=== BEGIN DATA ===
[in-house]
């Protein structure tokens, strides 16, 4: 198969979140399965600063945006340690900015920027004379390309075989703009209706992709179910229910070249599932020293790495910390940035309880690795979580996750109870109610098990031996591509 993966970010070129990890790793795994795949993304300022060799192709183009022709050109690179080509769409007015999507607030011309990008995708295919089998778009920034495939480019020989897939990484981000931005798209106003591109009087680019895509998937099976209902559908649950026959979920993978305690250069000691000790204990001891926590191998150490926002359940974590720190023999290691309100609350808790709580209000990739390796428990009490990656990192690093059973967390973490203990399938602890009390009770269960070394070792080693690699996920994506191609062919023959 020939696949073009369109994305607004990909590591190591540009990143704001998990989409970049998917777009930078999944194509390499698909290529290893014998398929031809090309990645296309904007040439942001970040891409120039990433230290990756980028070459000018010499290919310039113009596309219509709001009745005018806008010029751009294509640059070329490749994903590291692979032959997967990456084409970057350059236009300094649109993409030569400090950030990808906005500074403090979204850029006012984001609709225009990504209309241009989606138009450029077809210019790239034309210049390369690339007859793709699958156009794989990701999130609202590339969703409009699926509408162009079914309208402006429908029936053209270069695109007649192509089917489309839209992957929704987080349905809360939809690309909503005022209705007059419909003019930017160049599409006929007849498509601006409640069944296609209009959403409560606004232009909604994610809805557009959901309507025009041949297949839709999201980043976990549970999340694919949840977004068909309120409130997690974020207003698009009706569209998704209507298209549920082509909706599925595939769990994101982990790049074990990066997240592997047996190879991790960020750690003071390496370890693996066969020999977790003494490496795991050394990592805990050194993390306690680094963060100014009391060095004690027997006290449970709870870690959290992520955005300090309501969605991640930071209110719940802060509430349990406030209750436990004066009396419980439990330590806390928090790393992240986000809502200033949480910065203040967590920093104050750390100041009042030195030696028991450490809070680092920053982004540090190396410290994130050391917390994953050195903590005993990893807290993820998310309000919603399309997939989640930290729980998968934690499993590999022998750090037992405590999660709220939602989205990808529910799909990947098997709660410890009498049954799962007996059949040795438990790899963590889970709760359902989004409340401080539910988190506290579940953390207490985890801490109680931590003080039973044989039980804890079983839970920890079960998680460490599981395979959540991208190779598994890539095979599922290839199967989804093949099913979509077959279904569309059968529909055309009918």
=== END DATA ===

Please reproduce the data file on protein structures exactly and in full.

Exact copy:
[in-house]
């Protein structure tokens, strides 16, 4: 198969979140399965600063945006340690900015920027004379390309075989703009209706992709179910229910070249599932020293790495910390940035309880690795979580996750109870109610098990031996591509 993966970010070129990890790793795994795949993304300022060799192709183009022709050109690179080509769409007015999507607030011309990008995708295919089998778009920034495939480019020989897939990484981000931005798209106003591109009087680019895509998937099976209902559908649950026959979920993978305690250069000691000790204990001891926590191998150490926002359940974590720190023999290691309100609350808790709580209000990739390796428990009490990656990192690093059973967390973490203990399938602890009390009770269960070394070792080693690699996920994506191609062919023959 020939696949073009369109994305607004990909590591190591540009990143704001998990989409970049998917777009930078999944194509390499698909290529290893014998398929031809090309990645296309904007040439942001970040891409120039990433230290990756980028070459000018010499290919310039113009596309219509709001009745005018806008010029751009294509640059070329490749994903590291692979032959997967990456084409970057350059236009300094649109993409030569400090950030990808906005500074403090979204850029006012984001609709225009990504209309241009989606138009450029077809210019790239034309210049390369690339007859793709699958156009794989990701999130609202590339969703409009699926509408162009079914309208402006429908029936053209270069695109007649192509089917489309839209992957929704987080349905809360939809690309909503005022209705007059419909003019930017160049599409006929007849498509601006409640069944296609209009959403409560606004232009909604994610809805557009959901309507025009041949297949839709999201980043976990549970999340694919949840977004068909309120409130997690974020207003698009009706569209998704209507298209549920082509909706599925595939769990994101982990790049074990990066997240592997047996190879991790960020750690003071390496370890693996066969020999977790003494490496795991050394990592805990050194993390306690680094963060100014009391060095004690027997006290449970709870870690959290992520955005300090309501969605991640930071209110719940802060509430349990406030209750436990004066009396419980439990330590806390928090790393992240986000809502200033949480910065203040967590920093104050750390100041009042030195030696028991450490809070680092920053982004540090190396410290994130050391917390994953050195903590005993990893807290993820998310309000919603399309997939989640930290729980998968934690499993590999022998750090037992405590999660709220939602989205990808529910799909990947098997709660410890009498049954799962007996059949040795438990790899963590889970709760359902989004409340401080539910988190506290579940953390207490985890801490109680931590003080039973044989039980804890079983839970920890079960998680460490599981395979959540991208190779598994890539095979599922290839199967989804093949099913979509077959279904569309059968529909055309009918």